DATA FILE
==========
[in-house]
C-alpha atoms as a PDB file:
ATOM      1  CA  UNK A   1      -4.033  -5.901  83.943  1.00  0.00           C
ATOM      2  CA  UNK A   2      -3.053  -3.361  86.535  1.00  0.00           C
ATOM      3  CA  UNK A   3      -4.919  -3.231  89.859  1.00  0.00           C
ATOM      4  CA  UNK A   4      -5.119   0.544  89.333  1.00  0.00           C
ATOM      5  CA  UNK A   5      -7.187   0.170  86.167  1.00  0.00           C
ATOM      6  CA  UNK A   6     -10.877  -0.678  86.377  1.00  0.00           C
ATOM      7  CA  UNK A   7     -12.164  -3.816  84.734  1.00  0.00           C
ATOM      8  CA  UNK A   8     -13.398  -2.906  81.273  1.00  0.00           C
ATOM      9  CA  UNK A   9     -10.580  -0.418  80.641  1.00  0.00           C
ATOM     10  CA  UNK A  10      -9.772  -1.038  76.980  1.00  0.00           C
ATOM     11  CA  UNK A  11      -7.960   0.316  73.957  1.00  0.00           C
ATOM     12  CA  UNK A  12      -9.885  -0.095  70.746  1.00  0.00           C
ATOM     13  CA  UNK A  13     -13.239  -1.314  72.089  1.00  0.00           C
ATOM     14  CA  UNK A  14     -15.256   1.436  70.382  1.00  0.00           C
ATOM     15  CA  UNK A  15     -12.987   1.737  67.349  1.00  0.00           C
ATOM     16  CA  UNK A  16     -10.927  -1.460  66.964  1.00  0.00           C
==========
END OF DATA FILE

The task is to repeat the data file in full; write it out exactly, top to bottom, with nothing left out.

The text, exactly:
[in-house]
C-alpha atoms as a PDB file:
ATOM      1  CA  UNK A   1      -4.033  -5.901  83.943  1.00  0.00           C
ATOM      2  CA  UNK A   2      -3.053  -3.361  86.535  1.00  0.00           C
ATOM      3  CA  UNK A   3      -4.919  -3.231  89.859  1.00  0.00           C
ATOM      4  CA  UNK A   4      -5.119   0.544  89.333  1.00  0.00           C
ATOM      5  CA  UNK A   5      -7.187   0.170  86.167  1.00  0.00           C
ATOM      6  CA  UNK A   6     -10.877  -0.678  86.377  1.00  0.00           C
ATOM      7  CA  UNK A   7     -12.164  -3.816  84.734  1.00  0.00           C
ATOM      8  CA  UNK A   8     -13.398  -2.906  81.273  1.00  0.00           C
ATOM      9  CA  UNK A   9     -10.580  -0.418  80.641  1.00  0.00           C
ATOM     10  CA  UNK A  10      -9.772  -1.038  76.980  1.00  0.00           C
ATOM     11  CA  UNK A  11      -7.960   0.316  73.957  1.00  0.00           C
ATOM     12  CA  UNK A  12      -9.885  -0.095  70.746  1.00  0.00           C
ATOM     13  CA  UNK A  13     -13.239  -1.314  72.089  1.00  0.00           C
ATOM     14  CA  UNK A  14     -15.256   1.436  70.382  1.00  0.00           C
ATOM     15  CA  UNK A  15     -12.987   1.737  67.349  1.00  0.00           C
ATOM     16  CA  UNK A  16     -10.927  -1.460  66.964  1.00  0.00           C